imeitool – validate, generate and find out information about IMEI number easily

I just pushed imeitool to my Github. imeitool is small utility that can do few useful operations on IMEI numbers. It can check if number given is valid IMEI number, find information in its databases about given IMEI or TAC (Type Allocation Code, usually first 8 digits of IMEI) and generate fake IMEI based on conditions provided by user.

The reason this program was created should appear on blog soon. There is a possibility for anyone to contribute to imeitool’s db, so if you want to help, more info can be found on project’s README file.

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Changing your MAC address on new Android devices

Few months ago I flashed my Android device with Cyanogenmod-based LegacyXperia ROM. Before that I was using anonymization script, I created that was able to change MAC address, block some Play Store’s services sending unknown binary data and masking device hostname (used by DHCP). Obviously after upgrade, the script stopped working, so I tried to make it work again.

Apparently newer Android systems changed its way of turning wifi on and off (before, MAC changing was just invoking ip command), so now wlan0 interface is not present when it is off and after turning it on device will most likely authenticate to any known network, effectively leaking its HW address. Because of that I needed to find another way.

A bit of research and compiling iw tool later, I found out that when wifi is being turned off by GUI, wifi card kernel module is removed from kernel, so card’s interface as well as its physical device disappear from system. So the first step to make it work is to insert module back (wl12xx_sdio in my case, it seems to be very popular card on Android devices so probably you have the same). Inserting the module, however generates another problem: GUI cannot manipulate wifi now, so we have to do everything manually. The next steps are to invoke wpa_supplicant to authenticate to network and starting DHCP client daemon.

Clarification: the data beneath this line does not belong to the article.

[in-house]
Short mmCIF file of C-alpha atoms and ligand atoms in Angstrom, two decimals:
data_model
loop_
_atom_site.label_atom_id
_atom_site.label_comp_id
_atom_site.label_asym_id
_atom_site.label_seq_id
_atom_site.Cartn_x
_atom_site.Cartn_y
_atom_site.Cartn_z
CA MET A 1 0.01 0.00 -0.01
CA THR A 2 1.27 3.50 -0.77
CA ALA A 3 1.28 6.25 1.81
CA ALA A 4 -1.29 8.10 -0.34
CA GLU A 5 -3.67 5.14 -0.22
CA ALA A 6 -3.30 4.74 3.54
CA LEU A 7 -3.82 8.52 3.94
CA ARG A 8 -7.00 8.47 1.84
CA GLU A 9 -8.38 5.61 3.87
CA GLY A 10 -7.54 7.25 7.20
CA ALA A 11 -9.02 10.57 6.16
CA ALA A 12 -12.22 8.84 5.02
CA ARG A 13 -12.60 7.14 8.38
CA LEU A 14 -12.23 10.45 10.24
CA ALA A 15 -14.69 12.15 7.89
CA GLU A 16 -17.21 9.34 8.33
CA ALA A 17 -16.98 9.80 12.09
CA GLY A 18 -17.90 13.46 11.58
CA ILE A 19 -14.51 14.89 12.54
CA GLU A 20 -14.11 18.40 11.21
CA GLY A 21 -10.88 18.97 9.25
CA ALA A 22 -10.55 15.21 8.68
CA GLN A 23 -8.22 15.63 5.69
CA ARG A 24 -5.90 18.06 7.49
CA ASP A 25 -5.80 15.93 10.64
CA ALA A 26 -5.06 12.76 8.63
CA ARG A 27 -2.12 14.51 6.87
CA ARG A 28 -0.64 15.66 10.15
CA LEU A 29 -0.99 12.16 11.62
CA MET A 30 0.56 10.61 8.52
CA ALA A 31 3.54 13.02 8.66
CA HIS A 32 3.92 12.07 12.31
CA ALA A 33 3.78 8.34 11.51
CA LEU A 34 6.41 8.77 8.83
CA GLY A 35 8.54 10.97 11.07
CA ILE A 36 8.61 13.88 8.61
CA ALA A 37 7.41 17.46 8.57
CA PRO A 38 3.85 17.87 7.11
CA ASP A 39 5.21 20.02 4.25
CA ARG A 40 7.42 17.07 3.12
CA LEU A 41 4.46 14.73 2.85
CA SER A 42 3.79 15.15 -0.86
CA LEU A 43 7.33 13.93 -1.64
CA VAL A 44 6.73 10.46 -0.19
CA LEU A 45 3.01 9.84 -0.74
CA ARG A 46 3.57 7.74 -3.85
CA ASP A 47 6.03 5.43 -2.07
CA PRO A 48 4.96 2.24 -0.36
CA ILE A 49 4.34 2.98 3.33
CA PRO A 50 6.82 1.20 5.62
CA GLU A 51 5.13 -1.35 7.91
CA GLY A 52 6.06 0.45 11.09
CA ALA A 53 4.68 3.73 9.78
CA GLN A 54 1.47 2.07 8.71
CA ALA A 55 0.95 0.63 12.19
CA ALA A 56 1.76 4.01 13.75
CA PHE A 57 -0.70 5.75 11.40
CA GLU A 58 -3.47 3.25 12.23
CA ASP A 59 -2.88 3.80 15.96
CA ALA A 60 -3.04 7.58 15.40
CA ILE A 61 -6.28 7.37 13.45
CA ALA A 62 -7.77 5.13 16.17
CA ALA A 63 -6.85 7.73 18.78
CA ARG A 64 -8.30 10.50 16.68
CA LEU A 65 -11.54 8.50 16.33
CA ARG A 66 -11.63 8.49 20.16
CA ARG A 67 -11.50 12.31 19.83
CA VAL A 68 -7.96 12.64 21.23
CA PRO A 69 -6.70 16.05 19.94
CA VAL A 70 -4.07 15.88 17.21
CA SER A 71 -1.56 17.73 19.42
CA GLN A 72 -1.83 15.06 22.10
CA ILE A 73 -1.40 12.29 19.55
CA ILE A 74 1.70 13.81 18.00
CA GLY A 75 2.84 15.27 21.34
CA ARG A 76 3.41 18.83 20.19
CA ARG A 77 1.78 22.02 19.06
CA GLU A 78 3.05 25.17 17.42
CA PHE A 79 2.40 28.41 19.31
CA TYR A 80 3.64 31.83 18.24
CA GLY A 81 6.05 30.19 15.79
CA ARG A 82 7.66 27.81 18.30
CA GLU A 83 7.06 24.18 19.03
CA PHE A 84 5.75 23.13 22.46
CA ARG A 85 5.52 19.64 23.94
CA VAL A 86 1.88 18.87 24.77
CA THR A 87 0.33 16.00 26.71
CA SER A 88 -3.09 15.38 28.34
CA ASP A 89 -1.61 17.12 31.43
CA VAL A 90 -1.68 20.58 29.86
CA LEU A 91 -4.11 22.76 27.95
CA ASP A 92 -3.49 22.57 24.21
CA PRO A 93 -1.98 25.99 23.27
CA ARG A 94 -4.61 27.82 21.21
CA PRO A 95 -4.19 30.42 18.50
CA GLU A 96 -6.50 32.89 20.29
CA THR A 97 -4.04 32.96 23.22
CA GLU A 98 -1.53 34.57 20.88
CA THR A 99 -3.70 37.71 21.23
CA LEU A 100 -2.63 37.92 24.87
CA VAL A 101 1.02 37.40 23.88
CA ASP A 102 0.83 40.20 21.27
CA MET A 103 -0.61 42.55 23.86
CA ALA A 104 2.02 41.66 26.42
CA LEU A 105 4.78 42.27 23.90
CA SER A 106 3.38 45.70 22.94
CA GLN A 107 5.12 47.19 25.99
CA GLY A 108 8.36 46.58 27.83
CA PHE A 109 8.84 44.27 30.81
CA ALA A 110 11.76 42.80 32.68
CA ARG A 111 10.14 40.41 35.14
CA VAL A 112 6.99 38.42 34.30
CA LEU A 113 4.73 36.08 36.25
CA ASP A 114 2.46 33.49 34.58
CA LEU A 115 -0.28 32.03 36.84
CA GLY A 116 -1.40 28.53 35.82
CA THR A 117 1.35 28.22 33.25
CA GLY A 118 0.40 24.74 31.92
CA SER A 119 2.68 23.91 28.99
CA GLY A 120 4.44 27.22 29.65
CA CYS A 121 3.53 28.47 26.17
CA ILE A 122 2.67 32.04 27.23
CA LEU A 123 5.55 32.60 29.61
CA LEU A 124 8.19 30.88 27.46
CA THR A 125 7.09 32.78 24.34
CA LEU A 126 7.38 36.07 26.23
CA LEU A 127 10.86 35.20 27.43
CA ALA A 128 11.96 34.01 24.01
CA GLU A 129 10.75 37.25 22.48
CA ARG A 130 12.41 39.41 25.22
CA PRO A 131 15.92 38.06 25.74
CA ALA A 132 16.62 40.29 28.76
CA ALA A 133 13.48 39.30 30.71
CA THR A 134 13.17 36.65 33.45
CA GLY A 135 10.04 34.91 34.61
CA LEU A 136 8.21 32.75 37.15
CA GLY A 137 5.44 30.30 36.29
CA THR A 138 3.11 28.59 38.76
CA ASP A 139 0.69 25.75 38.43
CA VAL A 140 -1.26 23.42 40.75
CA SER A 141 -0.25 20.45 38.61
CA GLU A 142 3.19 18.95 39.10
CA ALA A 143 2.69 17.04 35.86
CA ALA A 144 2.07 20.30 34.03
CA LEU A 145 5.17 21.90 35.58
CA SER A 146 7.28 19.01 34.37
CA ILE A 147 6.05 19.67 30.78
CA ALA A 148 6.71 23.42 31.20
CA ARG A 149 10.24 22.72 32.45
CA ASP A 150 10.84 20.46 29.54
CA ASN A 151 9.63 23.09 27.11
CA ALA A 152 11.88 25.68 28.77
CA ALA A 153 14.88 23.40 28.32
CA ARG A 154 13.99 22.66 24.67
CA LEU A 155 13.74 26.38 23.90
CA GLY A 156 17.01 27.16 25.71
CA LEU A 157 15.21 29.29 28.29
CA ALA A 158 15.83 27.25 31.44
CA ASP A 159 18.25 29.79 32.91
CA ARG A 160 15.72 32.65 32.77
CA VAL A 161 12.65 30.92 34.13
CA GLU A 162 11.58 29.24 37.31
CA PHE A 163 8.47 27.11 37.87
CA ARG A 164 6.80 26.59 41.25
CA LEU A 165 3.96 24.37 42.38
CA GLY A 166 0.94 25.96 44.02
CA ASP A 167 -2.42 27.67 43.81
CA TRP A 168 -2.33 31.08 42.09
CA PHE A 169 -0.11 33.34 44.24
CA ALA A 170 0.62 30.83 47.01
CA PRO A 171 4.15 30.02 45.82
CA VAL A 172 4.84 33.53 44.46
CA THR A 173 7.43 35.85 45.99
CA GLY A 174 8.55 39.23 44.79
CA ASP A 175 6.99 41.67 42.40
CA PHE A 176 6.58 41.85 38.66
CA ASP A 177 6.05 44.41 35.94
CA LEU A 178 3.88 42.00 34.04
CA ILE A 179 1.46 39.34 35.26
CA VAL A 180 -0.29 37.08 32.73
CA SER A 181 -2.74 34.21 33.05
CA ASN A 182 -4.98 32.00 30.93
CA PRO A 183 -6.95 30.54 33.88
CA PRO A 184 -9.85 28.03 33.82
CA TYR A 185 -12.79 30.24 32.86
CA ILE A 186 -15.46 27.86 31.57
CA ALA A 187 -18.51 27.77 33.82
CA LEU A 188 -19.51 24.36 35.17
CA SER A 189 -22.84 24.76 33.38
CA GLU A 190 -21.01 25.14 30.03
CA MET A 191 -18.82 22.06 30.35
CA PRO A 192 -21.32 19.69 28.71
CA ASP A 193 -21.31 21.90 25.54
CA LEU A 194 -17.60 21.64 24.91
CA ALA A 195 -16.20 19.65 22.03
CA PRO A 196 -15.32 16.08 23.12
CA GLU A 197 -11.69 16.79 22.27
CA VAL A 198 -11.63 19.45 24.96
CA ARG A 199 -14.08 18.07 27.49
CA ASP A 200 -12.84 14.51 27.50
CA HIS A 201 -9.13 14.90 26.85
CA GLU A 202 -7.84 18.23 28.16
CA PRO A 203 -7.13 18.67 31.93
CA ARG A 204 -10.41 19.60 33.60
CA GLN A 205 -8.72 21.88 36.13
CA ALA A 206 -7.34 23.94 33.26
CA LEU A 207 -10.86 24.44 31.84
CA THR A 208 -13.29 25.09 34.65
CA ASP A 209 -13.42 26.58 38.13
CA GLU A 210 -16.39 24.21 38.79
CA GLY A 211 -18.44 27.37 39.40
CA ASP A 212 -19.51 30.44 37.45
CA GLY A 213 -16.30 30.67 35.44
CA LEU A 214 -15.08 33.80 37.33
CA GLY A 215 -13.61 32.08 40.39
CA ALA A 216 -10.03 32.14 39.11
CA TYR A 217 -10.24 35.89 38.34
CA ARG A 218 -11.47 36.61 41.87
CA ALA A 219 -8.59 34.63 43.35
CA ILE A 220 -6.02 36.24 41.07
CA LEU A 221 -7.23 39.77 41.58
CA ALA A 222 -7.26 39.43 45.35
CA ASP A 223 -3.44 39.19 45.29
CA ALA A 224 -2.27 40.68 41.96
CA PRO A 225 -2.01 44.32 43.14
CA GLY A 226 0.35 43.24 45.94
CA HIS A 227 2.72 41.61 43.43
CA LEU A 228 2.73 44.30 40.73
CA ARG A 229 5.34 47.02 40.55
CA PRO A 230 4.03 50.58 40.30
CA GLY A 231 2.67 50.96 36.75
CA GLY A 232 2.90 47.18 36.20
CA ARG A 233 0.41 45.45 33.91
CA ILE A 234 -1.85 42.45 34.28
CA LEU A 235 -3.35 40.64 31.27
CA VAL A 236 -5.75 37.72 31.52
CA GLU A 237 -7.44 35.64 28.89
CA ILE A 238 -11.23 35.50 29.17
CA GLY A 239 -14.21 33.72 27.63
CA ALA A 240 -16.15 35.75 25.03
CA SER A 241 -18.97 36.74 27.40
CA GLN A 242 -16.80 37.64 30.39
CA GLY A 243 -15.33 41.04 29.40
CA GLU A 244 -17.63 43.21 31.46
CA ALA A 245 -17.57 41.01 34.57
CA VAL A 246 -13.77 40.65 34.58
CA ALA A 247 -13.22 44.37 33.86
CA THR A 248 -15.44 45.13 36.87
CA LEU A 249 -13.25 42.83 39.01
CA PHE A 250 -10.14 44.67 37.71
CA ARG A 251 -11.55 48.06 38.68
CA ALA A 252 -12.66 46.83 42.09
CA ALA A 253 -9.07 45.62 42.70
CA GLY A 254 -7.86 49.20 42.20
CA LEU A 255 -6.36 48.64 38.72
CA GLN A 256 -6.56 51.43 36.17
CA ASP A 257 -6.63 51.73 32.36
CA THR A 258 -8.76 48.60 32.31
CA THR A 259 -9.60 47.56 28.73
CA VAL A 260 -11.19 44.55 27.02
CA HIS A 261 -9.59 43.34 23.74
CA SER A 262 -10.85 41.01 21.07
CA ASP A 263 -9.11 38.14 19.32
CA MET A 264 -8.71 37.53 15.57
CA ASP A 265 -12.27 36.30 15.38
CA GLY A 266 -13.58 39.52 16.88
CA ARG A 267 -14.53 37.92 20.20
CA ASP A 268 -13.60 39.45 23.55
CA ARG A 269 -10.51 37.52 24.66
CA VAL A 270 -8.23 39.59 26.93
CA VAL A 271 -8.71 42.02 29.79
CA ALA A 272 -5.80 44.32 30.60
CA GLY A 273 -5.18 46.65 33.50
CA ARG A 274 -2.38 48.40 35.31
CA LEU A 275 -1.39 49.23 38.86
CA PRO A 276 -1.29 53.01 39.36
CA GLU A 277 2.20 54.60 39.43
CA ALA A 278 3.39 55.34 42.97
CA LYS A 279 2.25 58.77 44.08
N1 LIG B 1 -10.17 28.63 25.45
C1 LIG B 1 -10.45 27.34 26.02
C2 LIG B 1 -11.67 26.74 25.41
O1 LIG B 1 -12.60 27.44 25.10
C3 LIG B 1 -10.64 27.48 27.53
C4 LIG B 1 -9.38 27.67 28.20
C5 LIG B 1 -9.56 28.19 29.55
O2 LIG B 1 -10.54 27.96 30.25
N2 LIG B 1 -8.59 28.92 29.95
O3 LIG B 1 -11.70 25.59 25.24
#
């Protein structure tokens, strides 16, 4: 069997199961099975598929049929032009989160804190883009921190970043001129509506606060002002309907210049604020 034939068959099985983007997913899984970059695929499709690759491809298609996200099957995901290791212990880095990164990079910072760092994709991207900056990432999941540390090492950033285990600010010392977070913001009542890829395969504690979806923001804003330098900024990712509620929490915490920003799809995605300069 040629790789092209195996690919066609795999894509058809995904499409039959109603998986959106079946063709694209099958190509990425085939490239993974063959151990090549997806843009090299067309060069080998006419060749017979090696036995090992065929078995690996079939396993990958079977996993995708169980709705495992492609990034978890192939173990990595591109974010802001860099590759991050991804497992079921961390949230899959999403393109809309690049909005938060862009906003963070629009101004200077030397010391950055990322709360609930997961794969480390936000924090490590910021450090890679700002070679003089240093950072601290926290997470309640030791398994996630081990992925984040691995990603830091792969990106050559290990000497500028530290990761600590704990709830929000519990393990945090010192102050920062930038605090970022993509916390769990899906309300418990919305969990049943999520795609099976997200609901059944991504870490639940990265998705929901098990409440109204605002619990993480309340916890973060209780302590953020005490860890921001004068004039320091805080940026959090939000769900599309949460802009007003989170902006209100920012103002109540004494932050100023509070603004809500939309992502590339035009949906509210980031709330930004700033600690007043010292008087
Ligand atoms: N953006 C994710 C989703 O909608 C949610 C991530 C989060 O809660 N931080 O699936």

Doing this that way allows us to do one additional thing, increasing our privacy. Since we have to start supplicant ourselves, we can provide custom config to it. And if we have to write script anyway, we could have separate scripts for every network we know. Then we will be (almost) sure that we are connecting to the network we want.

The connecting script is available from my new repository with Android scripts for increasing privacy. I hope there will be more of them in future. As I have written in first paragraph, there are few other things to do. Or maybe there is something more I do not know about, yet…

PS: this script was tested only on Cyanogenmod 10.2 (based on Android 4.3) and may not work on new (5.*) systems.

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